Crime fiction reviewed by Andrew Taylor

An epigraph taken from Goebbels’s only published novel certainly makes a book stand out from the crowd. A Man Without…

Recent crime fiction

John Lawton’s Inspector Troy series constantly surprises.

Recent crime fiction

Henning Mankell bestrides the landscape of Scandavian crime fiction like a despondent colossus.

Mean streets

The best recent crime thrillers have an urban setting, according to Andrew Taylor

Troubled waters

This is the fifth in C. J. Sansom’s engrossing series of Tudor crime novels.


Innocents abroad

In John le Carré’s fiction, personal morality collides messily with the grimly cynical expediencies of global politics.


Dark Satanic thrills

If you have not yet gone on holiday, do pack The Anatomy of Ghosts. It is excellent airport reading; and this is no trivial recommendation.


Fearful symmetry

Kate Atkinson’s latest novel is the fourth in her series about Jackson Brodie, the ex-soldier, ex-police officer and ex-husband who now works in a desultory way as a private investigator.

A choice of first novels

Write what you know. Isn’t that what aspiring novelists are told?


Good at bad guys

Thriller writers, like wolves and old Etonians, hunt in packs.


In and out of every dive

Robert Coover’s Noir is a graphic novel.


Out for blood

Unless you have spent the last couple of years packed in soil on a boat bound for Whitby, you will have noticed that vampires are back in fashion.


The loss of innocents

Here are two novels about that most harrowing and haunting of subjects — children who go missing.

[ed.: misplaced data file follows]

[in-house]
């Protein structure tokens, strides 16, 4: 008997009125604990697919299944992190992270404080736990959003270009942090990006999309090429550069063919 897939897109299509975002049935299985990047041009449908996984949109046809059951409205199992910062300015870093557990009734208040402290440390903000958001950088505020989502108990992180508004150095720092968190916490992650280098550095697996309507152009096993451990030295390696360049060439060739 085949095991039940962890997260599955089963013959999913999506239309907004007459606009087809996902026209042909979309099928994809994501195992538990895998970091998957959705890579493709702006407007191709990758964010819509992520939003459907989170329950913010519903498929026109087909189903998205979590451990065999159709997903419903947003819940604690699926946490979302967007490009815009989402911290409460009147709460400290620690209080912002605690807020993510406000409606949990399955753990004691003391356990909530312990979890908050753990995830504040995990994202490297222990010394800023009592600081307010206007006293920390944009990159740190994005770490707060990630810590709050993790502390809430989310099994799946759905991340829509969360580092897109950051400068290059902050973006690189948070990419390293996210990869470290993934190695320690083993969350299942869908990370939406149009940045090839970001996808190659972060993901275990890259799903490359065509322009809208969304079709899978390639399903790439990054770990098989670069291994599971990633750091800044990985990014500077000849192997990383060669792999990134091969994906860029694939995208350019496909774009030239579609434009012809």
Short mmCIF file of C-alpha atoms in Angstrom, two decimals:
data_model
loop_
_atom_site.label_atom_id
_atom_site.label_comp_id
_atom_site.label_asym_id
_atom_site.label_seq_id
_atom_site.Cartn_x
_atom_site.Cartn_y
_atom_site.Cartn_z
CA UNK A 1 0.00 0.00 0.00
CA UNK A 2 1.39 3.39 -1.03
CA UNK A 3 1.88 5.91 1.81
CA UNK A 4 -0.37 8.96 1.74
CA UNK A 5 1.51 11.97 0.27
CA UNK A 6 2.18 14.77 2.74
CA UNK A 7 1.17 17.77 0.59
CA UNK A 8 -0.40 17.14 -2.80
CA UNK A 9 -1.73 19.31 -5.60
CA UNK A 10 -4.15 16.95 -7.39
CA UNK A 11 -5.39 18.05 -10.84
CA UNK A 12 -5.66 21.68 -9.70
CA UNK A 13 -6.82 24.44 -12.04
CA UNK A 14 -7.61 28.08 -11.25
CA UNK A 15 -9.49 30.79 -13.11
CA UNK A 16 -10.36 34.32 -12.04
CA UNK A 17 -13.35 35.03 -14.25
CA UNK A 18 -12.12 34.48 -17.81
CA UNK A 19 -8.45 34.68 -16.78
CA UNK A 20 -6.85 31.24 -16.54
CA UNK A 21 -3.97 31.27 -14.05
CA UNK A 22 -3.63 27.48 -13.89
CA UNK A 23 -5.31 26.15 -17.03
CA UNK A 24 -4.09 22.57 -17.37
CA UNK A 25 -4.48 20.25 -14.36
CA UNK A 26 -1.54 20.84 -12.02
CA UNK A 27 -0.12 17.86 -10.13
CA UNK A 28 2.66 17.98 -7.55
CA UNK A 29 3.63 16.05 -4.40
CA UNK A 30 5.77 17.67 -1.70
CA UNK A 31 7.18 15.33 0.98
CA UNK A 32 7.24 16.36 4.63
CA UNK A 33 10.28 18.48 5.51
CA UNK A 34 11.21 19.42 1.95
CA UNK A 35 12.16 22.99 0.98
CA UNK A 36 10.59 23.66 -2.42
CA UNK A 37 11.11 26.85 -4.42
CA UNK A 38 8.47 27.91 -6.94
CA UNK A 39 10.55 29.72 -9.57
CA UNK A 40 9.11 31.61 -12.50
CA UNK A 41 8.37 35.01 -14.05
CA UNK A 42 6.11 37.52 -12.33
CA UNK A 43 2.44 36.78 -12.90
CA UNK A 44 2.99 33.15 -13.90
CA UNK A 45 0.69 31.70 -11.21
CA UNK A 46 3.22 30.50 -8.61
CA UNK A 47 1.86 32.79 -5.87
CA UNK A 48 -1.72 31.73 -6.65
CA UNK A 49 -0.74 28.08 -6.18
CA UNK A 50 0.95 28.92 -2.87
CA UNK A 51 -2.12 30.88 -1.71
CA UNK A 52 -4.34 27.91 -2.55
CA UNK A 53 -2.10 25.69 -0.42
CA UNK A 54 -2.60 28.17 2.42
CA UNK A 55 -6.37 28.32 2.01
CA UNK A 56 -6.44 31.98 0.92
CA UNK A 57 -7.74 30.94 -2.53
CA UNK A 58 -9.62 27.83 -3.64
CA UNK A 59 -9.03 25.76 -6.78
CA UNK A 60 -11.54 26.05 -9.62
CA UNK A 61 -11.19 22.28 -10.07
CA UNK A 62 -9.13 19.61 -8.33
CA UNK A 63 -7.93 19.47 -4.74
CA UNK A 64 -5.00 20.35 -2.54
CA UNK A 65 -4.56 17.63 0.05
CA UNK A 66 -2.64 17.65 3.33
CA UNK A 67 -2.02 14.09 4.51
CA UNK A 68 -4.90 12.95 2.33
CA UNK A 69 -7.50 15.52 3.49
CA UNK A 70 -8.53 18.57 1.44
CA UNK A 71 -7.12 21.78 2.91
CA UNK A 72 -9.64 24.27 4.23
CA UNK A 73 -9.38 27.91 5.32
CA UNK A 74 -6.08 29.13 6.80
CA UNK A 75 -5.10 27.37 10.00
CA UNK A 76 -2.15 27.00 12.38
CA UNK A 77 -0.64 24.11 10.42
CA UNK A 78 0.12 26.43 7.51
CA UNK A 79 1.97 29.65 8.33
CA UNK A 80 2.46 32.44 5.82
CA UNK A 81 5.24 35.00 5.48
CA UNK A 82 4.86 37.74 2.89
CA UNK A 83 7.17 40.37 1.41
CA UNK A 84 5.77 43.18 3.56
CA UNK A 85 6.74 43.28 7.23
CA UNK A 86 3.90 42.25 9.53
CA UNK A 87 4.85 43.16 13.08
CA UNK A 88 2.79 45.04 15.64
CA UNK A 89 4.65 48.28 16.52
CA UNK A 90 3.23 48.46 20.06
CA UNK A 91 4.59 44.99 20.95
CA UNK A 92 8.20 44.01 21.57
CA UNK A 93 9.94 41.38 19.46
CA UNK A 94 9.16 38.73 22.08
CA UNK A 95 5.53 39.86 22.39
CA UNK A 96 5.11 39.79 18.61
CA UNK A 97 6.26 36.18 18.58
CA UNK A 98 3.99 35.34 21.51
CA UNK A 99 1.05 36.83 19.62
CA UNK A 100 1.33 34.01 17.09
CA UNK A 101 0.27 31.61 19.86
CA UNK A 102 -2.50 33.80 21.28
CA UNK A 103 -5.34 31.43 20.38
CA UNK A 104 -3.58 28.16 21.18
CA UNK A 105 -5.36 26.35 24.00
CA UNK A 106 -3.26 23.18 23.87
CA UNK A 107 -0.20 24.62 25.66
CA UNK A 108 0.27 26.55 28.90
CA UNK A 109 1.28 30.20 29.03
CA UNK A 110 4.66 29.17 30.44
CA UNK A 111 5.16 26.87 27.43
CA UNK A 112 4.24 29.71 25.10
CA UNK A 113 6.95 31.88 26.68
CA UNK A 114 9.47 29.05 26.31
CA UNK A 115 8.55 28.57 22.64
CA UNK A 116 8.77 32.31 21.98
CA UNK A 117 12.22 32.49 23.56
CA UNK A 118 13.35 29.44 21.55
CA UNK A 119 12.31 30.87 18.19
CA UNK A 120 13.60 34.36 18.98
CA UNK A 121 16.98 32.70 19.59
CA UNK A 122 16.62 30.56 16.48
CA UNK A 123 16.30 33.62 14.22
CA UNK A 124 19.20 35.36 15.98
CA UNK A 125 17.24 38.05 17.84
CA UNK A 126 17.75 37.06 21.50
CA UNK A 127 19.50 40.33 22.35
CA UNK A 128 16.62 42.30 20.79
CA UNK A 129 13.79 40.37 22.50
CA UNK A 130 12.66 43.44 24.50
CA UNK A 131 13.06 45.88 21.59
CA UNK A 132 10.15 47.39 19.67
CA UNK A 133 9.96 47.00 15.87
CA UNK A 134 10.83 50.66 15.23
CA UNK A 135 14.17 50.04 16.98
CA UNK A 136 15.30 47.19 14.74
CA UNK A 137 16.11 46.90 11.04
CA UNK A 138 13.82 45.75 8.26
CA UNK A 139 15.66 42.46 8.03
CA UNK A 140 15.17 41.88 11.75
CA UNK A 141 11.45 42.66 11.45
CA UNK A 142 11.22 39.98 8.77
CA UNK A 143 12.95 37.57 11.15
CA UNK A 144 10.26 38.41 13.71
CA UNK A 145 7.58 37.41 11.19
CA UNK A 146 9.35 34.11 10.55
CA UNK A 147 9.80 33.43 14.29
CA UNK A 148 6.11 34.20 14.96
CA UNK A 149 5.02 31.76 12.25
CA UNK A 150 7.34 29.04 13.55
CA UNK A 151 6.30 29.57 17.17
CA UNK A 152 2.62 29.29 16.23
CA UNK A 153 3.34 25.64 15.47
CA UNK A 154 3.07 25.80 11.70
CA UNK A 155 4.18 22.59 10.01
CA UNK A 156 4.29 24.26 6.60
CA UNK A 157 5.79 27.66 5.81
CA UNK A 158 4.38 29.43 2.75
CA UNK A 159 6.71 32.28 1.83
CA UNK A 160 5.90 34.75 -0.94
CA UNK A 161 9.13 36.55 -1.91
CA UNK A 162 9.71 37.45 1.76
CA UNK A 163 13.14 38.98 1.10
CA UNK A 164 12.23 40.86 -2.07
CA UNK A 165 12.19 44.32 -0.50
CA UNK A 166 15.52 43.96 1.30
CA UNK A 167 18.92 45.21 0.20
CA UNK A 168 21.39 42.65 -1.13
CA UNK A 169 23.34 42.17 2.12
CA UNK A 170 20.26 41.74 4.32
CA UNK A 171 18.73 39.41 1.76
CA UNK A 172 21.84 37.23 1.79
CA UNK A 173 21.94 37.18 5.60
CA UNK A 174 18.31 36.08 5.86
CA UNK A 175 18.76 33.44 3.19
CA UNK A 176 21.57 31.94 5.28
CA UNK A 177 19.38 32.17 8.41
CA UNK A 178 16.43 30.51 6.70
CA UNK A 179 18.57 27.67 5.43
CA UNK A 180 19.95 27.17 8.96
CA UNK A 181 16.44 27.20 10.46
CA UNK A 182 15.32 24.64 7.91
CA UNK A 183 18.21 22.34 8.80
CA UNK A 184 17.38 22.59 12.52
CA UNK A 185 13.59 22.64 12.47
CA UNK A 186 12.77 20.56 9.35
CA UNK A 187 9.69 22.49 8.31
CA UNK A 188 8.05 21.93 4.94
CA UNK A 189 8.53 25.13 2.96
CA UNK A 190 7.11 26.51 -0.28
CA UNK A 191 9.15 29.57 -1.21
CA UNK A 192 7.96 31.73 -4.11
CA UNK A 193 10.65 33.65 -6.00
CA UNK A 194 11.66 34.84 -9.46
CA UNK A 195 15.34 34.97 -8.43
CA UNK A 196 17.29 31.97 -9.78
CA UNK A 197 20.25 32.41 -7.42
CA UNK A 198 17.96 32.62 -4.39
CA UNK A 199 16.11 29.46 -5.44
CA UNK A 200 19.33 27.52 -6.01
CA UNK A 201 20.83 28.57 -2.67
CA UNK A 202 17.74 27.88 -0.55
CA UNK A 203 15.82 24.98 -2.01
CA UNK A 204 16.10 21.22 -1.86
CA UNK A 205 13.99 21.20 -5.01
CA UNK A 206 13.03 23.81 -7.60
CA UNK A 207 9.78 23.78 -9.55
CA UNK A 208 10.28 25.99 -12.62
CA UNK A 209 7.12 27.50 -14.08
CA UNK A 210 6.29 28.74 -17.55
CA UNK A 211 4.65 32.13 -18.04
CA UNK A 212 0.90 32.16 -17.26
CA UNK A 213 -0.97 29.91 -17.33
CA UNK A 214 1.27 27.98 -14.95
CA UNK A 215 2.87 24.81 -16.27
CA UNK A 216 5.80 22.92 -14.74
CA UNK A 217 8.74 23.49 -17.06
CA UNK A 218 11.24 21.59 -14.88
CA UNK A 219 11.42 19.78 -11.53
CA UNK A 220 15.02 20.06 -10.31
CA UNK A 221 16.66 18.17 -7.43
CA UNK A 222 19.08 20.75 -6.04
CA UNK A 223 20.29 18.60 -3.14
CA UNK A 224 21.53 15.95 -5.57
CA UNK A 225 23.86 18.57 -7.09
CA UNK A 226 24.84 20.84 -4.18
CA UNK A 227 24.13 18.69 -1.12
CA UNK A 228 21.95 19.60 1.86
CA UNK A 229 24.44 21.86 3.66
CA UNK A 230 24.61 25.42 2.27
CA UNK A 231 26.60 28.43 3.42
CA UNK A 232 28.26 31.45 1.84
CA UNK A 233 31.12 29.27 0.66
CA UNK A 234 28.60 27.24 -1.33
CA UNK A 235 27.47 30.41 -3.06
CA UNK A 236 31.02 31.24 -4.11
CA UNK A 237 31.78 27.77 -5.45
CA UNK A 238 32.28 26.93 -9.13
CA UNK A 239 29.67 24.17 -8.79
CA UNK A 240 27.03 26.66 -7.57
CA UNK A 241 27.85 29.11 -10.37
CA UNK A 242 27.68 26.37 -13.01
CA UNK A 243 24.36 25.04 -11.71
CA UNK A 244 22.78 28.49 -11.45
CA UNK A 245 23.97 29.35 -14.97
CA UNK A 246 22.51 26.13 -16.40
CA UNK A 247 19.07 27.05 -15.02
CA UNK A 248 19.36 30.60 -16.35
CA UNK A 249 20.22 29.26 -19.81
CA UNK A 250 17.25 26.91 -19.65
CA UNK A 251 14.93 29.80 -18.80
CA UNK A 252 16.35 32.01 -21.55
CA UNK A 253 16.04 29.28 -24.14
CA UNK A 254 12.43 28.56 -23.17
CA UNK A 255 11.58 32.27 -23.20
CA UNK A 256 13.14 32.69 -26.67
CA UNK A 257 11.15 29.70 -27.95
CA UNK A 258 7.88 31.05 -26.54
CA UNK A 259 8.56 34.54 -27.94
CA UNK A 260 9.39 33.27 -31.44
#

Missing link

In times of anxiety or confusion the most effective palliative is a good detective story. The requirement is that a sense of justice be restored, and, paradoxically, given the fictional events portrayed, a much desired sense of order. The effect is transitory but reliable.


Street eloquence

The title of Jon McGregor’s third novel derives from an anecdote told by one of the many vivid, dispossessed characters whose voices burst from its pages: Steve is a homeless ex-soldier who agrees to help deliver a lorry-load of aid to a Bosnian town, but is turned back on the grounds that ‘even the dogs’ there are dead.


From gloom to dispair

In little more than a decade, the cosy world of Anglo-American crime fiction has been transformed by wave after wave of Scandinavian invaders.

Recent crime novels

Blue Lightning (Macmillan, £16.99) is the fourth novel in Ann Cleeves’ excellent Shetland quartet.

Recent crime novels

Fever of the Bone (Little, Brown, £18.99) is the sixth novel in Val McDermid’s Jordan and Hill series.

New departures

For a crime writer, success comes with its dark side.

Good women and bad men

Just in case you hadn’t guessed after nearly 1,800 pages of the ‘Millennium’ trilogy, the late Stieg Larsson has his alter-ego hero Mikel Blomkvist spell it out.

A dogged foe

Old detectives rarely die — or age, for that matter: Poirot is forever 60, Sherlock Holmes 50, P. D. James’s Adam Dalgliesh a handsome 38 or so. 

Fatal attractions

The Oxford Despoiler, by Gary Dexter
Twisted Wing, by Ruth Newman
Windows on the Moon, by Alan Brownjohn

Recent crime novels

The Ignorance of Blood (Harper Collins, £17.99) is the fourth of Robert Wilson’s novels to feature Inspector Javier Falcon of Seville, and it completes a planned quartet examining some of the demons, old and new, plaguing modern Spain.


Mysteries of Paris

The Chalk Circle Man, by Fred Vargas, translated

A choice of crime novels

Andrew Taylor reviews a selection of recent crime novels